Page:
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We live in a world inhabited by seven billion people speaking 5,000 languages. Understanding the many ways of “being human” — past, present, and future — is key to all of us living together in mutual respect and equity. Engaging diverse theoretical and methodological approaches, anthropologists at the University of Washington work toward a common goal: to document and understand our many interconnected ways of being human.
- UW’s Anthropology program ranks as one of the top twenty in the nation
- The Department is one of the oldest anthropology departments in the country, launched in the 1920s by three students of Franz Boas, the "father of American Anthropology."
- We are structured around the traditional subdisciplines of our field (archaeology, biological anthropology, and sociocultural anthropology) but also offer specialized undergraduate options that give students the knowledge needed to tackle complex questions in a wide range of careers.
Our mission is to expand students’ abilities to critically engage with fundamental issues concerning how humans inhabit the world. We prepare undergraduate and graduate students with the technical and theoretical skills to become successful, compassionate individuals suited for a diverse range of careers.
Undergraduate students receive a well-rounded education in three anthropological subdisciplines and may earn either the Bachelor of Arts or the Bachelor of Science degree. Students may focus on one or more subdiscipline, or may deepen their studies in one of our specialized options, including medical anthropology and global health, anthropology of globalization, archaeological sciences, Indigenous archaeology, and human evolutionary biology. Many of our undergraduates conduct original research, supervised by or in collaboration with anthropology faculty, providing the rare opportunity to practice qualitative and quantitative research skills at the bachelor’s degree level. Students have gone on to graduate training in anthropology, but also in fields as diverse as education, law, business, medicine, and public administration. Others pursue careers in social work and advocacy, advertising, sales, land management, and environmental protection.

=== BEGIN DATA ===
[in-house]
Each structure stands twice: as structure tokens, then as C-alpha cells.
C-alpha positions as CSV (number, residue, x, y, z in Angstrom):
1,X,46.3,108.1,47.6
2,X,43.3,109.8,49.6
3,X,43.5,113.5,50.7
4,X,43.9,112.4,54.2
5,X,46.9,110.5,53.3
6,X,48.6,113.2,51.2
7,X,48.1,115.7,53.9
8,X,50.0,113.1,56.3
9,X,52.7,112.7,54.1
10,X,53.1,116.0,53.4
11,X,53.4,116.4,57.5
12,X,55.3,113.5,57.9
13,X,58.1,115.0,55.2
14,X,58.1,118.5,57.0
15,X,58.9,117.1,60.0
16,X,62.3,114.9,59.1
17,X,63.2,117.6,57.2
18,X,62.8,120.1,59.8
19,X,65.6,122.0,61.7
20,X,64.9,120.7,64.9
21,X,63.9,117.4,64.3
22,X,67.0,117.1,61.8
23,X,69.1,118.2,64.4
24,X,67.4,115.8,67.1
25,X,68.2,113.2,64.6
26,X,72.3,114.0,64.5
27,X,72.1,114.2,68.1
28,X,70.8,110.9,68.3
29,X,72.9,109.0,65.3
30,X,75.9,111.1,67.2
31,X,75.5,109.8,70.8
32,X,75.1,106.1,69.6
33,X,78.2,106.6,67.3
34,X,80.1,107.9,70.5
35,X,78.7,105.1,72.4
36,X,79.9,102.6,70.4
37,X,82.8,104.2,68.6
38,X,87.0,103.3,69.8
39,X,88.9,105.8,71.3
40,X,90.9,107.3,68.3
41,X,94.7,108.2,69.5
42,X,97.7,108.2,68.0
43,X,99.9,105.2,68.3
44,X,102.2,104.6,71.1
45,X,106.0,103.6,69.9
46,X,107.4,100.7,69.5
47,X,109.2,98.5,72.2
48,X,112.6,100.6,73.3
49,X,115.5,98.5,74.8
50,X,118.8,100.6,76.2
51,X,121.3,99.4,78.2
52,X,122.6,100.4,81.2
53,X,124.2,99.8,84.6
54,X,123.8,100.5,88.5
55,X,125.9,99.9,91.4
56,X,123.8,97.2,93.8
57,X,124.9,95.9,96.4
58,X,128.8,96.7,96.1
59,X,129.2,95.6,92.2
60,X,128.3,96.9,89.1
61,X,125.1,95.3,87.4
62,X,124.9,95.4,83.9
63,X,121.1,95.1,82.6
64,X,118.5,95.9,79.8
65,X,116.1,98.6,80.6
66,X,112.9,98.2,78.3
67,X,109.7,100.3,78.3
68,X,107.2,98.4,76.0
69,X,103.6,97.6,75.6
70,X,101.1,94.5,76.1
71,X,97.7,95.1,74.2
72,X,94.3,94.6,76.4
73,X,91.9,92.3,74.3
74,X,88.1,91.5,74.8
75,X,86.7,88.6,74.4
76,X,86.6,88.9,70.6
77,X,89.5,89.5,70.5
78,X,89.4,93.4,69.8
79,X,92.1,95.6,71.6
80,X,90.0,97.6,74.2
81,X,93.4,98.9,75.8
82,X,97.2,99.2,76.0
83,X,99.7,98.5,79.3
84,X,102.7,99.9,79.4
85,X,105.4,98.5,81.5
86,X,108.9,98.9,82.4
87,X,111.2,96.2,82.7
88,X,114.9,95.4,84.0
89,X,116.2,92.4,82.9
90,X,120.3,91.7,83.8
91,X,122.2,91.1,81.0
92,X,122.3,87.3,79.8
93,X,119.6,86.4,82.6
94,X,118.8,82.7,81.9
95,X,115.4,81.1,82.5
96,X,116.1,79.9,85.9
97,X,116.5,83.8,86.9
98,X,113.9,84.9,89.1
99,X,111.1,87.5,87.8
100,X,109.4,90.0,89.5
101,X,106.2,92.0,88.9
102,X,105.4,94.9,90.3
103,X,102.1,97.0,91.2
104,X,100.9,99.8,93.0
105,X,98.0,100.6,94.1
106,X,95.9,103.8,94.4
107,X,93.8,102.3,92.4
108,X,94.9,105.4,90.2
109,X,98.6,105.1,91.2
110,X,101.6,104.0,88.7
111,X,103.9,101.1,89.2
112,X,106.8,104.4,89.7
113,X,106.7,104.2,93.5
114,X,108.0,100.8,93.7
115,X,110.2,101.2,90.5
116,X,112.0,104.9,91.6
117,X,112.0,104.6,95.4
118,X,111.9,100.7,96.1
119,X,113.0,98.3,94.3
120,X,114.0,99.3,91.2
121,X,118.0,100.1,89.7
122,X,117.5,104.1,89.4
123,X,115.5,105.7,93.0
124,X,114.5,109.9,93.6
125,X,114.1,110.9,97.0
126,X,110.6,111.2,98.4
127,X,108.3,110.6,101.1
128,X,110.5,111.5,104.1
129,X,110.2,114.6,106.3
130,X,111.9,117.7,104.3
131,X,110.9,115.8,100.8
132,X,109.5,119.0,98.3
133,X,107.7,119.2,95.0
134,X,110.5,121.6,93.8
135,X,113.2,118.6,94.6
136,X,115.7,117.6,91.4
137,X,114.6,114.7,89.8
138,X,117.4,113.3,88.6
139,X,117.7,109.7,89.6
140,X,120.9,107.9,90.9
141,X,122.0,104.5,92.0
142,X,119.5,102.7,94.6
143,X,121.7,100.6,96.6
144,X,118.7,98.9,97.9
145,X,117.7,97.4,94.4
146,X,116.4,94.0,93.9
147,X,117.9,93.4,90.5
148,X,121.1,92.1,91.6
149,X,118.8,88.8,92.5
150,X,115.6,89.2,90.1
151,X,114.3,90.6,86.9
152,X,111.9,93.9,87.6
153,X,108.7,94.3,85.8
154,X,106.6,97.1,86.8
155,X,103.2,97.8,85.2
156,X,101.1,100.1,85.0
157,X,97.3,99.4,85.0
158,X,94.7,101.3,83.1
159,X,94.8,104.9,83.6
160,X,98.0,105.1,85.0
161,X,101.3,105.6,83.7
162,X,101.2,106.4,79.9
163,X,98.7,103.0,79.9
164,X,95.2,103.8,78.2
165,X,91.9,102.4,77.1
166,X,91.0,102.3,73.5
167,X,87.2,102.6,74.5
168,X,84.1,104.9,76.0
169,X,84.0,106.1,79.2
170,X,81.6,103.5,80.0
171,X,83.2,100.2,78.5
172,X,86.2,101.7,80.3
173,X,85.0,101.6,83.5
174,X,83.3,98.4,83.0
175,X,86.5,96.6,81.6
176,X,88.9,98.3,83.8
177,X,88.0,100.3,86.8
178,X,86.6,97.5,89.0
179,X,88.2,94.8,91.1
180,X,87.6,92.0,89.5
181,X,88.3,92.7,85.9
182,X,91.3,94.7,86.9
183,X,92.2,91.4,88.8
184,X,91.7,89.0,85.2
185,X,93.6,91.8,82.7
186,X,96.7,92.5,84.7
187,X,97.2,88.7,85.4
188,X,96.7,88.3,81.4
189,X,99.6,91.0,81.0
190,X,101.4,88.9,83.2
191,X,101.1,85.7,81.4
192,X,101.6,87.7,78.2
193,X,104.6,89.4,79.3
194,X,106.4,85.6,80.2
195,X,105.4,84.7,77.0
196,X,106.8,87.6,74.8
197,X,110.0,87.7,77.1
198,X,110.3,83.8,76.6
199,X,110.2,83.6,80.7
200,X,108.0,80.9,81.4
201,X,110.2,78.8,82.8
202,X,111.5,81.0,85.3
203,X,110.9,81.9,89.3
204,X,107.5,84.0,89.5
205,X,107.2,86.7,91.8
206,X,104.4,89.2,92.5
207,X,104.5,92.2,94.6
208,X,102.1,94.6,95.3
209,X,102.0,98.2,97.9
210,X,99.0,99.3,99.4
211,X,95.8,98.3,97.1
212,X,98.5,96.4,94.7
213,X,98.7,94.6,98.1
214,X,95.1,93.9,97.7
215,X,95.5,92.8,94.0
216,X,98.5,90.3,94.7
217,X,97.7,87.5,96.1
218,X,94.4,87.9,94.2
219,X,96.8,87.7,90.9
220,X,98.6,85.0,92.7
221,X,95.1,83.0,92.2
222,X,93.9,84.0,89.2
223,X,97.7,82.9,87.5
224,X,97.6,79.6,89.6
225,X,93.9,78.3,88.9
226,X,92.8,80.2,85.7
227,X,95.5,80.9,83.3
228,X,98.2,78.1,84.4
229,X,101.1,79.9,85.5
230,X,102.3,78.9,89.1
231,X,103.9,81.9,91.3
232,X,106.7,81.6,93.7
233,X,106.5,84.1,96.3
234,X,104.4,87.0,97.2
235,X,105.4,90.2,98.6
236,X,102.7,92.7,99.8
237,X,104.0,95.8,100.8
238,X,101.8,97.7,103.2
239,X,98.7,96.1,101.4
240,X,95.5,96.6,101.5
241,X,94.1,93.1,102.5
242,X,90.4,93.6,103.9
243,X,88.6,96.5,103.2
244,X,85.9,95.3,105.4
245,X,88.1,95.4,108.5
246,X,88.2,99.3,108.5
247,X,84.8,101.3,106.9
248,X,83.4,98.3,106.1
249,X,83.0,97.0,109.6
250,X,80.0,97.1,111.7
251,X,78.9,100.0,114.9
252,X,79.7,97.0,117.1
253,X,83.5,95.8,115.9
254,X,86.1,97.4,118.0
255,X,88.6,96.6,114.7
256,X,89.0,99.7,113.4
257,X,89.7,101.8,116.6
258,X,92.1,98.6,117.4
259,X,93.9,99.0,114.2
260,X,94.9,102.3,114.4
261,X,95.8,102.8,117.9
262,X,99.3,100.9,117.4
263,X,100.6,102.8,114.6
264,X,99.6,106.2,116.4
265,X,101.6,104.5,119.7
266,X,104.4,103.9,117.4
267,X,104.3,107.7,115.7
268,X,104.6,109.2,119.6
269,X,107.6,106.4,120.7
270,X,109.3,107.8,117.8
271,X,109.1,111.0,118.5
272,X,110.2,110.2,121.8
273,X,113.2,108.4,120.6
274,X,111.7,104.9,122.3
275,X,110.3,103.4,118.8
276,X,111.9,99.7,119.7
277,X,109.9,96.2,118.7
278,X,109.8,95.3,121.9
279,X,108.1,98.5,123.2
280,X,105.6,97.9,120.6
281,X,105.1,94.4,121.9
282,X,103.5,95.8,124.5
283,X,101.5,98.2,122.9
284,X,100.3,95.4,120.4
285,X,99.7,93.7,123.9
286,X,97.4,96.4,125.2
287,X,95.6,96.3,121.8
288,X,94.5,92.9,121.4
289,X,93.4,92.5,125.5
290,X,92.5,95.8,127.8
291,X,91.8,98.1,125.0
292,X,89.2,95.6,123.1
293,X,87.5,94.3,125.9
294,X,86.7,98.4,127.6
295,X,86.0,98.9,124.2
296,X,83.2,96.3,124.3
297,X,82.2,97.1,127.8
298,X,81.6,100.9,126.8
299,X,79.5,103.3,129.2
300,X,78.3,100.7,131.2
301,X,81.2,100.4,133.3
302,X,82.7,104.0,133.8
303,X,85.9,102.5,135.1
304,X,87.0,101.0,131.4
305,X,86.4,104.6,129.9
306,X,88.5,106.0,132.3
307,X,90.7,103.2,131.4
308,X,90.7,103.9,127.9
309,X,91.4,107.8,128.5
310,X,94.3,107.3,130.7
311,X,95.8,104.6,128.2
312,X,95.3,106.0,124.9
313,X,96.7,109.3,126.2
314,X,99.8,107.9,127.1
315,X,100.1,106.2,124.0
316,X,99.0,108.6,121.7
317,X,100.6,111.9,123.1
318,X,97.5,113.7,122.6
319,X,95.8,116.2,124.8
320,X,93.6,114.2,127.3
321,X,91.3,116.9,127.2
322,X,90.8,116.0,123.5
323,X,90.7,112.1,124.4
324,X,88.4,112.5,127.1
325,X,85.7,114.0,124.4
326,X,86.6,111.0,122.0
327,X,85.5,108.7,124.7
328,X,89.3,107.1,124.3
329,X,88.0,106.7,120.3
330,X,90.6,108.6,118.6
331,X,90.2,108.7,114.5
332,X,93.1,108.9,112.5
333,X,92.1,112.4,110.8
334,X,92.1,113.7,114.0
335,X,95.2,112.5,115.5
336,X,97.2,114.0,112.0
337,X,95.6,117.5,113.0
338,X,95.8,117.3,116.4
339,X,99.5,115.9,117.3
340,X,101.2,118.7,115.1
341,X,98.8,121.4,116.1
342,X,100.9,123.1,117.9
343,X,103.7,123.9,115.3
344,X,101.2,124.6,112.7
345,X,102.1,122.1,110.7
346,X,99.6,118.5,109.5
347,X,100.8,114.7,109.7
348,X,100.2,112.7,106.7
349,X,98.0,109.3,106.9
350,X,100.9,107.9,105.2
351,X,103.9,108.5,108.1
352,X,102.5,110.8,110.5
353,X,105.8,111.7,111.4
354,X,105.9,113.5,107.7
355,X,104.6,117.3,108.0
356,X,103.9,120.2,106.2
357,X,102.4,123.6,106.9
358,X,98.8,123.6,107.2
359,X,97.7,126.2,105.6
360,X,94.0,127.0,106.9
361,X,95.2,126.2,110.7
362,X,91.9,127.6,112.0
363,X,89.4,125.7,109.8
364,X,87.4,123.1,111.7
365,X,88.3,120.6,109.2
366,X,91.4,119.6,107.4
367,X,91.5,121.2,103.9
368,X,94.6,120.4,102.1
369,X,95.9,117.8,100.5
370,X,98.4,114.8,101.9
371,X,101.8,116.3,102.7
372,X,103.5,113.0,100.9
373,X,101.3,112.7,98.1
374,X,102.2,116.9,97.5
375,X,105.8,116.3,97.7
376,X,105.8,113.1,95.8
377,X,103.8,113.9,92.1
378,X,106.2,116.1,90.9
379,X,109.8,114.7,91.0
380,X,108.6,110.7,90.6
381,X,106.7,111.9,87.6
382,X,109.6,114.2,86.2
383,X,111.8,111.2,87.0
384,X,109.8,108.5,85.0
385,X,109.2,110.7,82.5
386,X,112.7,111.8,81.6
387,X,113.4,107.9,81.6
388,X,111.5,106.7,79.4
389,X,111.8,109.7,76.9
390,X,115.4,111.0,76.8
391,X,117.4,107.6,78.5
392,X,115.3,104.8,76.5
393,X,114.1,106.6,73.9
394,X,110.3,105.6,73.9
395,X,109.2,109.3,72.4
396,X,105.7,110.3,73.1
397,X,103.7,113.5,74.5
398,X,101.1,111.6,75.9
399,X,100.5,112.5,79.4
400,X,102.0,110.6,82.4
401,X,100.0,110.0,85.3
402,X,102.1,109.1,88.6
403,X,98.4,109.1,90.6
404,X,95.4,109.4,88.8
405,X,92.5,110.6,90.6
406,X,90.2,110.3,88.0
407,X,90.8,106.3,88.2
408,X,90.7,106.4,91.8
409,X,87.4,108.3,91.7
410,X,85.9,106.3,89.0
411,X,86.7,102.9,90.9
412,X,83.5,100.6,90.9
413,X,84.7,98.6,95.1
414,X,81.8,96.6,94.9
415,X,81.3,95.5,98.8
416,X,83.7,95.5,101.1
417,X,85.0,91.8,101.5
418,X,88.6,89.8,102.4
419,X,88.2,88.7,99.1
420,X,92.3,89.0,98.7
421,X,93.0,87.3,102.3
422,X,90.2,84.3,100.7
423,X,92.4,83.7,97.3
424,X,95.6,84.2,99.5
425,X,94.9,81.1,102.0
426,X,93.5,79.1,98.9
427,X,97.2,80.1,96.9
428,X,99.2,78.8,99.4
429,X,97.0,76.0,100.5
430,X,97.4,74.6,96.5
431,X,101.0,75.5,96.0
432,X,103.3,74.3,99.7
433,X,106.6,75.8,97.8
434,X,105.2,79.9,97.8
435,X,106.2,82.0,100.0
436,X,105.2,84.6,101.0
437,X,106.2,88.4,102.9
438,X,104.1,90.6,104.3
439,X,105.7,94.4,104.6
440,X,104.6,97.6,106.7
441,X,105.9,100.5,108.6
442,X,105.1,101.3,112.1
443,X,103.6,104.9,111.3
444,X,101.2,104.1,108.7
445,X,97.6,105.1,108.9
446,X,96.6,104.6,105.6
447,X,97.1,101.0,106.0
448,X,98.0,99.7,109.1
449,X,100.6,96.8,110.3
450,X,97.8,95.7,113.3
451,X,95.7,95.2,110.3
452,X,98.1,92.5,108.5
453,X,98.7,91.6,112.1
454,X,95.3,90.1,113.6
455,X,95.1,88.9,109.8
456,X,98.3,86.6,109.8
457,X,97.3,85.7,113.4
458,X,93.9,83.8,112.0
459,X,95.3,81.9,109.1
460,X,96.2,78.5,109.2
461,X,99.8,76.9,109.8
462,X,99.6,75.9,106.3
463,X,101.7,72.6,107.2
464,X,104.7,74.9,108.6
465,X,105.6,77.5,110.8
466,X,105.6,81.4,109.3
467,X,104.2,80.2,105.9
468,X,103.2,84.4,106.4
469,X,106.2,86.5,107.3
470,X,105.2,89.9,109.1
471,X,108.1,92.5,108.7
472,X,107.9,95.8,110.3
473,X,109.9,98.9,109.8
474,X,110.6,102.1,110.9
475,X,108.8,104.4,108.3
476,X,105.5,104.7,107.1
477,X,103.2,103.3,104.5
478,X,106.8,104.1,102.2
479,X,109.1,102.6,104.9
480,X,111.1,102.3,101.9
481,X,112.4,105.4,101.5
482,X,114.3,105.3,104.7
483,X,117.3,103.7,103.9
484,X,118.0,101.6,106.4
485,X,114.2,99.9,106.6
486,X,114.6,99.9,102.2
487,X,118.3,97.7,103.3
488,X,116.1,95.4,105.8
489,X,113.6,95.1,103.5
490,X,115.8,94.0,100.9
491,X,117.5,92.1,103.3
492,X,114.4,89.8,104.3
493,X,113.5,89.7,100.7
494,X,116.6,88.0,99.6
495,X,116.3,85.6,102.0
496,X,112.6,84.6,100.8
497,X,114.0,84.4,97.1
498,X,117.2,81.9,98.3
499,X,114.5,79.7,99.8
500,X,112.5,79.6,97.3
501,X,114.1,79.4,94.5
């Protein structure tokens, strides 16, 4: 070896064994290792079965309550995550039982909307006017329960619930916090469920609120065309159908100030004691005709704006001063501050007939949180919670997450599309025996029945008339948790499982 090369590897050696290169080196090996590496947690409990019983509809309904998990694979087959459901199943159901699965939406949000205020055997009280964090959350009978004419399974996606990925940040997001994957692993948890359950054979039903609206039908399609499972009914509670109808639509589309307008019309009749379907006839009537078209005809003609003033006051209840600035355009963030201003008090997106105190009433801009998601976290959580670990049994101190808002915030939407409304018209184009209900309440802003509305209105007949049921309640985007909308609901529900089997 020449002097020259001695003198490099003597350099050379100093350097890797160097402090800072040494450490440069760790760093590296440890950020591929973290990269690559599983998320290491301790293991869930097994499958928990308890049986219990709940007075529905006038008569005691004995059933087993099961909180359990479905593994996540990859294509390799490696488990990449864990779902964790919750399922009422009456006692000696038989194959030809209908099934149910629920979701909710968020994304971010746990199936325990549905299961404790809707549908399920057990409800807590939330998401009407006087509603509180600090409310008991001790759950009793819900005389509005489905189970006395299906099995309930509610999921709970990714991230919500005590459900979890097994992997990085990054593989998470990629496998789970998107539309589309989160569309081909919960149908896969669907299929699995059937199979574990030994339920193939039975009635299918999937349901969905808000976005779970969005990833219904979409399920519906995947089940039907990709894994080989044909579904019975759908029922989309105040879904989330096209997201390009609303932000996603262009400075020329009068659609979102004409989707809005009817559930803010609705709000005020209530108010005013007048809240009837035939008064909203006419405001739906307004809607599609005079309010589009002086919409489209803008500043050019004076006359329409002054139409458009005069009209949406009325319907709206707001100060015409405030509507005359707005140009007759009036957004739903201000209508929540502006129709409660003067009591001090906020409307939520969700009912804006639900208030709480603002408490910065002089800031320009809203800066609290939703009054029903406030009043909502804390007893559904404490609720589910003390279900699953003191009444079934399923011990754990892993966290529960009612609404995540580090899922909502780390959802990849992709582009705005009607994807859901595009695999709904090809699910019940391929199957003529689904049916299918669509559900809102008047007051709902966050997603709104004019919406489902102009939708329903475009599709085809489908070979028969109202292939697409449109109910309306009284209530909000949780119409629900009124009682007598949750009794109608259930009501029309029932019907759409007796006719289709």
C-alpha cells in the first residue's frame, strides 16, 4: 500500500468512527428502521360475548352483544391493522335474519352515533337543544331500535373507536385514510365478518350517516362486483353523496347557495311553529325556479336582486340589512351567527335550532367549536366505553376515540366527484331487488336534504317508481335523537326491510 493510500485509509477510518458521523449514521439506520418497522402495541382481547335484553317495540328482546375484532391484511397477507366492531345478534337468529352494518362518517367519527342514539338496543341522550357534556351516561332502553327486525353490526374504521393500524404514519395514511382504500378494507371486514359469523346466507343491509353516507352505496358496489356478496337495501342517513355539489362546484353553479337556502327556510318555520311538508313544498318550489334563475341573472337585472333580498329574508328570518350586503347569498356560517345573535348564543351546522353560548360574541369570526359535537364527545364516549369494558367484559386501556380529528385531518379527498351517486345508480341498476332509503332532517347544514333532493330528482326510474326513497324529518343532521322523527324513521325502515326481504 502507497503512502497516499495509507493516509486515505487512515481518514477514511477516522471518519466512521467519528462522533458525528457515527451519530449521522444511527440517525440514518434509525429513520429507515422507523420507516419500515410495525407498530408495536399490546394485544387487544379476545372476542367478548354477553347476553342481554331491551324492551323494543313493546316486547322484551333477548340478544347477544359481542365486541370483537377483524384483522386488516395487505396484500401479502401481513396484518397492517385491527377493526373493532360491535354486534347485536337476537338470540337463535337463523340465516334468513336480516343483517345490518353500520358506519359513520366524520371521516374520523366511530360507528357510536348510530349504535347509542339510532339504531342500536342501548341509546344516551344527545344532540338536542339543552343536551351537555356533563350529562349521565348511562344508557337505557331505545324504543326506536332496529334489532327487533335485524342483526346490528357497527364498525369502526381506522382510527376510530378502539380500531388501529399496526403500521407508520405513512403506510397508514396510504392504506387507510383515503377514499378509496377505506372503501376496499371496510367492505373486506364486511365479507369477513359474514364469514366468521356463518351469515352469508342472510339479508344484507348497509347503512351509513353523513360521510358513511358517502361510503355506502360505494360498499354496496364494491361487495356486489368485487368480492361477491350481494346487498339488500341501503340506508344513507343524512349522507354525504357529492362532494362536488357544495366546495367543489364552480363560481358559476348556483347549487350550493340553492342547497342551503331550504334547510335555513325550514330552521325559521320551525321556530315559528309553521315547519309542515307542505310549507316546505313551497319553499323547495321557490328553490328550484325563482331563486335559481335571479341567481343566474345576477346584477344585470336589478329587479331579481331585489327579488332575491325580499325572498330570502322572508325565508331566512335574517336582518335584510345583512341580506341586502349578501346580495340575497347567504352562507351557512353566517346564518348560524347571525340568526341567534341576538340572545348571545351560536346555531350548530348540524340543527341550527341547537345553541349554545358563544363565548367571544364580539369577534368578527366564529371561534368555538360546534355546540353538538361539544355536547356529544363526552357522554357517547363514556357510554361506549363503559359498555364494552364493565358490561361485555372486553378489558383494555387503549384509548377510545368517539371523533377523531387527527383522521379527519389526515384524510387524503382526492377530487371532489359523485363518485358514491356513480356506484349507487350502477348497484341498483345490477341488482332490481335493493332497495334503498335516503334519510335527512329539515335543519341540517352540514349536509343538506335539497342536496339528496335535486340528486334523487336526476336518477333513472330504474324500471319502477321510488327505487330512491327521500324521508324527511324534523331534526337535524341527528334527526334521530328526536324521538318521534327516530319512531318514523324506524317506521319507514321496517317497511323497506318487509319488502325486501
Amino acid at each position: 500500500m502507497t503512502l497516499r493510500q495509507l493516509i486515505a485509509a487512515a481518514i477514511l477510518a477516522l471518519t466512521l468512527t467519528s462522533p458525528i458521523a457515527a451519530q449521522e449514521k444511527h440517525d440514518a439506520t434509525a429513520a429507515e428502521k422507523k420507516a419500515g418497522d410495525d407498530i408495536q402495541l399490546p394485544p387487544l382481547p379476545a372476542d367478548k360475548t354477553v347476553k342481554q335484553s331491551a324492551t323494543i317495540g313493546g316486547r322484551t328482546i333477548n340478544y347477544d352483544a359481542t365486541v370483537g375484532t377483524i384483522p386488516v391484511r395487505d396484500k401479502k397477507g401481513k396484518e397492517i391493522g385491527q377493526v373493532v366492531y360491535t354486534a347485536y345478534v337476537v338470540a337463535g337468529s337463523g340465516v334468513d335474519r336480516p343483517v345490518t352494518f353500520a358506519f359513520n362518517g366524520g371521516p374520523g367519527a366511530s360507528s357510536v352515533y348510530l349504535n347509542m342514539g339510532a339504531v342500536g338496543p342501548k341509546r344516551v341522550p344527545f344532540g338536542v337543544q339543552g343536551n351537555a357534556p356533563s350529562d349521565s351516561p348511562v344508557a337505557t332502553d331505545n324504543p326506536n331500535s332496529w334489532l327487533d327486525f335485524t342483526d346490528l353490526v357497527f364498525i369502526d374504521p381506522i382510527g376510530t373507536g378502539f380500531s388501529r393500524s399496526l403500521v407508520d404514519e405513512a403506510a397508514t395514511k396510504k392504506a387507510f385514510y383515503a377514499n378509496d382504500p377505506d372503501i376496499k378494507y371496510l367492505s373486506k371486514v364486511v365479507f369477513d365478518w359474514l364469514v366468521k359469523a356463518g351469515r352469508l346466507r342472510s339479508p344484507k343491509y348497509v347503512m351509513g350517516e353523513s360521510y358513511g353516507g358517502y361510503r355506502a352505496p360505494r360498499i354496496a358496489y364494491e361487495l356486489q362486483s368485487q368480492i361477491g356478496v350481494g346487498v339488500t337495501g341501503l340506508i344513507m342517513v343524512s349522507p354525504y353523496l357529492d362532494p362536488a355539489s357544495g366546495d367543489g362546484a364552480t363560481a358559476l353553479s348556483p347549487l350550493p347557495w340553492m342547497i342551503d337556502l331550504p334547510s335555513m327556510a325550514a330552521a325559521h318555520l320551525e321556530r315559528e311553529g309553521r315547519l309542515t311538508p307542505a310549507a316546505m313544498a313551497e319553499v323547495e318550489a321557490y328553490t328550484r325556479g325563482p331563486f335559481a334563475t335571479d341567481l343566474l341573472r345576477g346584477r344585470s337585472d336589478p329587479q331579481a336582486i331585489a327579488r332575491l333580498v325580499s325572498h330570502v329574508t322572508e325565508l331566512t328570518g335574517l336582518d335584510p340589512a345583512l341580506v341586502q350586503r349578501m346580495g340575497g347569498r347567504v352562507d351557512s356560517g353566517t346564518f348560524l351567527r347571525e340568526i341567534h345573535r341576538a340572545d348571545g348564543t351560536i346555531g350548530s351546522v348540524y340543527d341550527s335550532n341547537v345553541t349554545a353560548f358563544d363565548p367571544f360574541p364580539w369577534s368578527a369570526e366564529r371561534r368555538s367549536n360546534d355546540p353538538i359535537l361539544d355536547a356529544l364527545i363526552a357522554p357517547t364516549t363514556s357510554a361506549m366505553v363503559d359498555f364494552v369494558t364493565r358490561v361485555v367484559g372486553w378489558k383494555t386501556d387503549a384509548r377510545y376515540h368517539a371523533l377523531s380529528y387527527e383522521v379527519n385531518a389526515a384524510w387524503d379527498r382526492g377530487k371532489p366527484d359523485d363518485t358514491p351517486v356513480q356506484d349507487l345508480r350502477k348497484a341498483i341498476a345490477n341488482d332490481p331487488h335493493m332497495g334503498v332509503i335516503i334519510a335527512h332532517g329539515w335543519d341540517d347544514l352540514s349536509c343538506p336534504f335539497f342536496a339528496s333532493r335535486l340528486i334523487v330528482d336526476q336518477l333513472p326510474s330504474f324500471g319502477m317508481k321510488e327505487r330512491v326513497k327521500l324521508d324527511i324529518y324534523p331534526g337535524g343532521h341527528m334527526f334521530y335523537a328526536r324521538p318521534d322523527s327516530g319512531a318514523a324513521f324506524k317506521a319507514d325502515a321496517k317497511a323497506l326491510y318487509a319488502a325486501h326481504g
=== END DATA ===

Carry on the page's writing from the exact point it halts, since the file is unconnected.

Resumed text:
We offer three graduate programs, with the unique opportunity to earn a Public Health M.A. concurrently with an Anthropology Ph.D. Our doctoral students hold a strong commitment to social change and justice in their research. Graduate students also collaborate with many other disciplines, creating rich cross-disciplinary partnerships for their research. Notably, we aim to support graduate research through our distinctive pilot research funds, allowing students to conduct research in their first year and immediately gain experience, hone quantitative and qualitative research skills, and produce rigorous, quality research.
Our students have access to resources that include cutting edge laboratories, undergraduate field schools in the U.S. and abroad, partnerships with dozens of programs and centers across campus, and community partnerships with numerous groups, from Seattle Children’s Hospital to the International Rescue Committee.
- 512 Undergraduate majors
- 55 Graduate students
- 220 Bachelor of Arts degrees
- 23 Bachelor of Science degrees
- 4 Master of Arts degrees
- 5 PhD degrees
*September 2019 - August 2020
Major Student Awards*
- 2 NSF Graduate Research Fellowships (GRFP)
- 1 Wadsworth International Dissertation Fellowship (Wenner-Gren Foundation)
- 1 GO-Map Stroum Dissertation Fellowship
- 3 Foreign Language Area Studies Fellowship (FLAS)
- 1 Graduate School Presidential Dissertation Fellowship